Passengers reject in-flight mobile use
Air travellers would prefer not to make voice calls during flights, despite the relaxation of rules on the use of mobile devices during a flight.
This week, the European Aviation Safety Agency (EASA) authorised airlines to permit calls and the sending and receiving of texts and data. Previously passengers could only use their device before and after take-off and only in ‘flight mode’, which disables all connections.
However, the International Airline Passengers Association (IAPA) and the Global Business Travel Association (GBTA) both said their members opposed the idea of using mobile phones for calls during flights.
A spokesperson for IAPA told Cable.co.uk: “Members have opposed passengers using mobile phones to make calls in flight, basically from a courtesy/comfort standpoint.
“We have not been made aware of any large scale complaints or incidents, but the perception remains that calls could be disruptive.”
A GBTA spokesperson told us: “We speak on behalf of the business travel industry as a survey of our US members showed 97% are against this. Sometimes silence is golden.”
A survey of several major airlines showed differing approaches to the in-flight use of mobile devices.
A British Airways spokesperson told us: “We have led the way in the adoption of the use of personal electronic devices during flight. We have allowed their use on-board, with certain restrictions since December last year. We will be reviewing our current policies in the light of this change in advice.”
“We already allow the use of voice calls after landing. We have no plans to permit the use of mobile phones for voice calls on our flights as our feedback from customers has shown the majority of them find them an intrusion and disruptive.”
Lufthansa Group spokesperson Michael Lamberty, said the group’s airlines, including Lufthansa, Austrian Airlines and SWISS, had a similar approach: “Mobile usage has been permitted on all our long-haul aircraft for quite some time as they are equipped with Lufthansa FlyNet – the broadband internet service.
“But telephony on board (also via Skype) is not permitted and there are no plans to change this as the vast majority asks us not to allow this. If there is a need to place a call every long haul aircraft is equipped with several satellite phones.”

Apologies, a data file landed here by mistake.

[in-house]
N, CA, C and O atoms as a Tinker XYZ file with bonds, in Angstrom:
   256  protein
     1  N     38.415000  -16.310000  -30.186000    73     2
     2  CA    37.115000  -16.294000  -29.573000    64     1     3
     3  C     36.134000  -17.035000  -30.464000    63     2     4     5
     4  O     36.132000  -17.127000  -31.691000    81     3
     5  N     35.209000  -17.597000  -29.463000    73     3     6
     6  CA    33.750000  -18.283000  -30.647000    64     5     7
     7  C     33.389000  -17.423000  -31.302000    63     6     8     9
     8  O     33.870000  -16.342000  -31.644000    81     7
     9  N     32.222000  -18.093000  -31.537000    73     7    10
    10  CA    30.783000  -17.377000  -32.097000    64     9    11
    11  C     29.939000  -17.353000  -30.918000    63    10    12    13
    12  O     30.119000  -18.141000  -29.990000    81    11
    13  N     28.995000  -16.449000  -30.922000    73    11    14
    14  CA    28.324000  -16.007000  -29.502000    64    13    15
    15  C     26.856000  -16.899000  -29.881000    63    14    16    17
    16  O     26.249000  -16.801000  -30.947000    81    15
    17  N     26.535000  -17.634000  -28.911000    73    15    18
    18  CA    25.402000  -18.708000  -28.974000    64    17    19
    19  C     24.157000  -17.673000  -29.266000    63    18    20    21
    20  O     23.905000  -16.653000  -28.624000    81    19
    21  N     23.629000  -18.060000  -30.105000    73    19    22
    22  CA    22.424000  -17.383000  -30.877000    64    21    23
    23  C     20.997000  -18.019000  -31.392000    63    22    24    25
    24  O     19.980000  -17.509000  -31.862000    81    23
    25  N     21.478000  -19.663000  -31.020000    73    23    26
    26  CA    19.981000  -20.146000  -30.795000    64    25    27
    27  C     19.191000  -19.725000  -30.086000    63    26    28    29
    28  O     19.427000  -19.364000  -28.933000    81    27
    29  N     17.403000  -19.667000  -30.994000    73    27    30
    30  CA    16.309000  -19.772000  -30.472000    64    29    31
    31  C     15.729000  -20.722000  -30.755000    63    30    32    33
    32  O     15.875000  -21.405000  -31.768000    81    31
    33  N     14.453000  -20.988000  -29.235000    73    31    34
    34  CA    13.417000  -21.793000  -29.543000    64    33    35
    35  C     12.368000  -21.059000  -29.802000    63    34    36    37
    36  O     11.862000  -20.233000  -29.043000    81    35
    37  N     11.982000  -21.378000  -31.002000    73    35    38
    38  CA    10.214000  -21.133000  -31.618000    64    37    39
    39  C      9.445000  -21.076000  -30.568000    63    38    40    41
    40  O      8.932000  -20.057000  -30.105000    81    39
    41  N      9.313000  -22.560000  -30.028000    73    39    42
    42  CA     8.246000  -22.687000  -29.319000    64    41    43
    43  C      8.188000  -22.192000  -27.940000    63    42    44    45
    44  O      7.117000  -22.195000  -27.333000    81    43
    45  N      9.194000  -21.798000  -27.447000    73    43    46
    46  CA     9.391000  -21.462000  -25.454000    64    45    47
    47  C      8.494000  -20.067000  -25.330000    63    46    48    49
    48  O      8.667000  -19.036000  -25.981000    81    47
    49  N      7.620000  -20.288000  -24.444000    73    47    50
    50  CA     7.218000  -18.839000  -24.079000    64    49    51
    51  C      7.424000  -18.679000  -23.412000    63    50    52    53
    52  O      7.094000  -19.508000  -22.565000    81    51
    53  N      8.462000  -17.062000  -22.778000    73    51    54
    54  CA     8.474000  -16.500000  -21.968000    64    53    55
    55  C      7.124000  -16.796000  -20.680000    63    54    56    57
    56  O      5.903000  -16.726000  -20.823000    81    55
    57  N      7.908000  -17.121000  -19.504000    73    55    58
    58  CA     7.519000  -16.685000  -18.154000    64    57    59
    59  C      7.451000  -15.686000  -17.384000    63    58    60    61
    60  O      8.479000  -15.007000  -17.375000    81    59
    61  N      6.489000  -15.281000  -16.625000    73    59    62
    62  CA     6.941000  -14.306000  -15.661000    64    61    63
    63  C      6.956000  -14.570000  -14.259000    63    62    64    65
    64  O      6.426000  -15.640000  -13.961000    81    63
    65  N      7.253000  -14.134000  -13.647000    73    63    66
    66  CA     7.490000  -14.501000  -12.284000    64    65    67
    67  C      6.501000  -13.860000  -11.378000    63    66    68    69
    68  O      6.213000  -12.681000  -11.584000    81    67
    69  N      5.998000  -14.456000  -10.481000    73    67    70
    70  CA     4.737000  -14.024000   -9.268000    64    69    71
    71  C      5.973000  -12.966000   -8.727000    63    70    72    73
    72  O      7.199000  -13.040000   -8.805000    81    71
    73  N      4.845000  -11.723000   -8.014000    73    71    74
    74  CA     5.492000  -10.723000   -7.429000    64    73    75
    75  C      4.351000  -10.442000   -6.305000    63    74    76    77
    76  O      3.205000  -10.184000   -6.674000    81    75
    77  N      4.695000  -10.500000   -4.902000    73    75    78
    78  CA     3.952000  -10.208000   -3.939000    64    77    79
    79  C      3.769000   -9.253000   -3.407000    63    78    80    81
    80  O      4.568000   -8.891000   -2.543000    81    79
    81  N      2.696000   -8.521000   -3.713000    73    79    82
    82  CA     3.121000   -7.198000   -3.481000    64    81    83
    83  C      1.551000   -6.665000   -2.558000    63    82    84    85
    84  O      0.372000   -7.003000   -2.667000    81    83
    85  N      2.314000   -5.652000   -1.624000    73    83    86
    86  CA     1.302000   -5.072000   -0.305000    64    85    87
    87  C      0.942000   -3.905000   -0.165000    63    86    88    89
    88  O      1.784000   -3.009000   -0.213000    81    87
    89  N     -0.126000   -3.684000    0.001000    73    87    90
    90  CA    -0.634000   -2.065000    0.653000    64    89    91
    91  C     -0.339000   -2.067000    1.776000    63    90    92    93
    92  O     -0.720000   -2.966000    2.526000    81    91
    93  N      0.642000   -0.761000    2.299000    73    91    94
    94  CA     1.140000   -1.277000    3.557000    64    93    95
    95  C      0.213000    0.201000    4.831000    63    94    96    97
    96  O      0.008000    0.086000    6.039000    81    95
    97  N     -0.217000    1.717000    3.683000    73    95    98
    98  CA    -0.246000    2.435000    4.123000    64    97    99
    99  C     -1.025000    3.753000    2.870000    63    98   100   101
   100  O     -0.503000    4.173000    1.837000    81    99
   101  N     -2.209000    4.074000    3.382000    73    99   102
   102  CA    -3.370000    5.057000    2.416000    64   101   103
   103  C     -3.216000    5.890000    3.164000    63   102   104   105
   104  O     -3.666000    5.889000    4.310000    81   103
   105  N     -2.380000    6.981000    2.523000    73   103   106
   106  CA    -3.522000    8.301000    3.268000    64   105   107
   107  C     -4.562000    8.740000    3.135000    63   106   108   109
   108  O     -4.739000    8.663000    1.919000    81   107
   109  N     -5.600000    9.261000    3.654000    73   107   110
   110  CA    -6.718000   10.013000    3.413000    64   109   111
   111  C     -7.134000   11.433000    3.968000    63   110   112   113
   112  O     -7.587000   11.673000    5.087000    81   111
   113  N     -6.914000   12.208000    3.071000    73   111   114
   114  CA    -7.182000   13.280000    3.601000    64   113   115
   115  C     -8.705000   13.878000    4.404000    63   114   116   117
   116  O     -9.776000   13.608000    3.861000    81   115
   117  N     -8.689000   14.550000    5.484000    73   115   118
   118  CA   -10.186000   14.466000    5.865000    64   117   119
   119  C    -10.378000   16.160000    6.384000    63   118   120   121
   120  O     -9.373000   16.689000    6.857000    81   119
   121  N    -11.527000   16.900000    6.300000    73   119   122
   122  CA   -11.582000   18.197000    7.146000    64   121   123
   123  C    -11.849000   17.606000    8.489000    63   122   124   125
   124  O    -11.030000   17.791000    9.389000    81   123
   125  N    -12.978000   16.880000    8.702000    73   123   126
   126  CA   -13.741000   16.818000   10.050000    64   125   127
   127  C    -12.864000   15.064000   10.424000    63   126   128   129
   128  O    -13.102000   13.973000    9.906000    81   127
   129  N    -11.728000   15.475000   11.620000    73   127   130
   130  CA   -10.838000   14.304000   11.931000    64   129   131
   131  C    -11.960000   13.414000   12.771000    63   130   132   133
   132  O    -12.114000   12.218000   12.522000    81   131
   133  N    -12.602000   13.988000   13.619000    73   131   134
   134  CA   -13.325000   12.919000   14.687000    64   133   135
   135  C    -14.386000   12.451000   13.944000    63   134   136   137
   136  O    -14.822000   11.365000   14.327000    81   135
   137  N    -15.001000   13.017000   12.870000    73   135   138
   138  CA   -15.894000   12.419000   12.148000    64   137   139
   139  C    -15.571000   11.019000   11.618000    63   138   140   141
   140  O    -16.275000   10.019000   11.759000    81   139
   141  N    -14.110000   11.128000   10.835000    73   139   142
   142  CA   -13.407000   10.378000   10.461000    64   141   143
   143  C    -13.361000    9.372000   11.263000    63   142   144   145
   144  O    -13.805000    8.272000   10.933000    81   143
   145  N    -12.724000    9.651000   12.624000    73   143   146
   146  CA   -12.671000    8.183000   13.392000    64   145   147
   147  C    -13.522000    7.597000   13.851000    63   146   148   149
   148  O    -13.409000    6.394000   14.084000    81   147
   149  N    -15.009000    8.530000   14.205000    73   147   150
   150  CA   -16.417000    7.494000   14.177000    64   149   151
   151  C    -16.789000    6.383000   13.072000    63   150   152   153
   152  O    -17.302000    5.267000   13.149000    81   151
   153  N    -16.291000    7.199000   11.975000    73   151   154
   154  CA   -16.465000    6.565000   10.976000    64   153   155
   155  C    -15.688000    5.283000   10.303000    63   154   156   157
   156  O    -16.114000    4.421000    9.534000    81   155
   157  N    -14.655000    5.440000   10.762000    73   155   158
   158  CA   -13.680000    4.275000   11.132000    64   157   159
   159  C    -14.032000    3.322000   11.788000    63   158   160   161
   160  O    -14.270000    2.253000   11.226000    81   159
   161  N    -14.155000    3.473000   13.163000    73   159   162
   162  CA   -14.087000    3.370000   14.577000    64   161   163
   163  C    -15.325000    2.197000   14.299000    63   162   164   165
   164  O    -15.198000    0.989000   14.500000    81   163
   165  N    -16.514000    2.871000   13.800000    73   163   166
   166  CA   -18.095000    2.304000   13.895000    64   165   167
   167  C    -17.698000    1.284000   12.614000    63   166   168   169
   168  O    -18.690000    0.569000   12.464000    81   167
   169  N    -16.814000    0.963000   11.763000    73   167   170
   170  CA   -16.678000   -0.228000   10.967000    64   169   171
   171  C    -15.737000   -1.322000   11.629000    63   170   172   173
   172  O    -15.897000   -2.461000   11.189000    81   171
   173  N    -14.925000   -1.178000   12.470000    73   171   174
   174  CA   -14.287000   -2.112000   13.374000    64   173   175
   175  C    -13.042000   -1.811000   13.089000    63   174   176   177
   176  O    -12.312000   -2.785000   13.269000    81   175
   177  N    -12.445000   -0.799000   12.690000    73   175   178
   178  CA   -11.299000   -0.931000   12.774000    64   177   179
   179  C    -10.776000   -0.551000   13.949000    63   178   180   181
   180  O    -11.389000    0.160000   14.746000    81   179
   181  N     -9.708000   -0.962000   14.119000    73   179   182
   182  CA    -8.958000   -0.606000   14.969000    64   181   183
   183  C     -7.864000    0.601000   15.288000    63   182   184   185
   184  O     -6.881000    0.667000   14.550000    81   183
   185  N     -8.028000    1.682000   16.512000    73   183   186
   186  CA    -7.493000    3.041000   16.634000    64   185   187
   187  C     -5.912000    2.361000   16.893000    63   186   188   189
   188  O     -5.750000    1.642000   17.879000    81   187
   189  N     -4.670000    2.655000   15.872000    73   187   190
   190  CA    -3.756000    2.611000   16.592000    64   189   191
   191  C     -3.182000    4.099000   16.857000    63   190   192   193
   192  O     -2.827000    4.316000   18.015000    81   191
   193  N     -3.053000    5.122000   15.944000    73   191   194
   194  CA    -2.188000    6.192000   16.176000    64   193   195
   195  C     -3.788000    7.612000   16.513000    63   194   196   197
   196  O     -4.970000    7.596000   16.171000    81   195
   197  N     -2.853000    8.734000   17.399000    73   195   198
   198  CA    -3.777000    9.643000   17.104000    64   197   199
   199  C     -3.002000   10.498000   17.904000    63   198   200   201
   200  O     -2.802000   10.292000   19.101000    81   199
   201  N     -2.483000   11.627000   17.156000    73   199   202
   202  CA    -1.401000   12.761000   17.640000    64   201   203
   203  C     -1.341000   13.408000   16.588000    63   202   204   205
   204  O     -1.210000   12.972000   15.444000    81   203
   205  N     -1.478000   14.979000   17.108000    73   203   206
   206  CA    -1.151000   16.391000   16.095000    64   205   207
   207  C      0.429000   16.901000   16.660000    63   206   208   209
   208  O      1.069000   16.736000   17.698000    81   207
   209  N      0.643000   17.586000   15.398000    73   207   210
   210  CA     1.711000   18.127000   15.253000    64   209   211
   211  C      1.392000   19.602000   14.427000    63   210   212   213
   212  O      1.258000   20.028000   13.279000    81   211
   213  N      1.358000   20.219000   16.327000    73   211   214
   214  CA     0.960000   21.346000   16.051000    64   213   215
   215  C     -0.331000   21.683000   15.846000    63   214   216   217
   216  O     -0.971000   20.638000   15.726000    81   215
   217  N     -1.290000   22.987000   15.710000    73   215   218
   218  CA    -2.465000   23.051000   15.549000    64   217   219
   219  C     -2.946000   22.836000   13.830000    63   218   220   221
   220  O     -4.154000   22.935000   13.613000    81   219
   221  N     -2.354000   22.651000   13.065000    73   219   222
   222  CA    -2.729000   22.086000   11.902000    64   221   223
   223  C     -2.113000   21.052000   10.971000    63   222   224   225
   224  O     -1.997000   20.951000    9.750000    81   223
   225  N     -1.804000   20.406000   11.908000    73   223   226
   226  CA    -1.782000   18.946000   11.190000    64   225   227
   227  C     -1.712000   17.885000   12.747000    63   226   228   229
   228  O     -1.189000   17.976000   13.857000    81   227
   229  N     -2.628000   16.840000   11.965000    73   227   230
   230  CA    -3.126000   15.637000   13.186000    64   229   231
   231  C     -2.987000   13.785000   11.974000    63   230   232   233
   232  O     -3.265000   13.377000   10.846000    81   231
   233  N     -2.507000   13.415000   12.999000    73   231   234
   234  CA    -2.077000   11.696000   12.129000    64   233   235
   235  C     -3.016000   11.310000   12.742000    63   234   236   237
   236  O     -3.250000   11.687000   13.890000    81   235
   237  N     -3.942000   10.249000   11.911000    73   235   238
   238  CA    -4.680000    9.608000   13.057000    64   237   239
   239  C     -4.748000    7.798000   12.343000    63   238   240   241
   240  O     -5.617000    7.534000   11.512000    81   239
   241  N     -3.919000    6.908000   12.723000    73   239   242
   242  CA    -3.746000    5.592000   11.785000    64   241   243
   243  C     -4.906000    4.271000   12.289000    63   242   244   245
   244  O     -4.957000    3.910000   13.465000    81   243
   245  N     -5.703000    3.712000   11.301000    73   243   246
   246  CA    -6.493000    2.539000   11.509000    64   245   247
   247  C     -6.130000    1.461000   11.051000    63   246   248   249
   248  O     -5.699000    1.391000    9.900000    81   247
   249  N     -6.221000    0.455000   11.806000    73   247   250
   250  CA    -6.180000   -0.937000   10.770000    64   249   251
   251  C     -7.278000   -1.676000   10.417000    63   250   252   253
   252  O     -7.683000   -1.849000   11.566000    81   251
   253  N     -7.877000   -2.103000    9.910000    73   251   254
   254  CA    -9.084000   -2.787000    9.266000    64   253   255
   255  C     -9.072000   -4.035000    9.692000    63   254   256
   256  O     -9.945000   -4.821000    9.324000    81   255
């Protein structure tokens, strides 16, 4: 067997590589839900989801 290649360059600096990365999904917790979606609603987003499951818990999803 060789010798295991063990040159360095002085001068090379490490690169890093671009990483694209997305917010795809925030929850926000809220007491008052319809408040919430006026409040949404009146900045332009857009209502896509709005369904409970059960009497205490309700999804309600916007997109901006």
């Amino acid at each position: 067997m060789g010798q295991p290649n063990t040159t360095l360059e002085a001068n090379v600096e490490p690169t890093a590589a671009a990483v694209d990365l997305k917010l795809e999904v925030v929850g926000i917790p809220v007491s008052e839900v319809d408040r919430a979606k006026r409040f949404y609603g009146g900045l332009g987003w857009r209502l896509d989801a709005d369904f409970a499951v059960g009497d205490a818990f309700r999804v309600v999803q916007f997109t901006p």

In the UK, the Civil Aviation Authority (CAA) is responsible for enforcing EASA regulations. CAA spokesperson Jonathan Nicholson said the change in regulation had been brought about by “more research and more advanced aeroplanes”.
“We are now content that you can treat mobile phones on an aircraft as you do on a train, there’s no difference.
“The regulation is there but the decision is down to the airlines on whether to allow passengers to make calls,” he added.
UK airlines wishing you to take advantage of the new regulations will have to test how personal devices interact with their own aircraft and then submit the test results to the CAA for approval.
Meanwhile, airlines in the US were this week ordered to replace cockpit display units in hundred of Boeing jets after tests by the air safety regulator indicated that mobile phone and computer signals could cause the screens to go blank.
The Federal Aviation Administration has told airlines the equipment must be replaced or modified within five years. However, Honeywell - the displays' manufacturer - has stressed that the problem has not been experienced in-flight.
- European Aviation Safety Agency (EASA)
- Global Business Travel Association (GBTA)
- International Airline Passengers Association (IAPA)
- Civil Aviation Authority (CAA)
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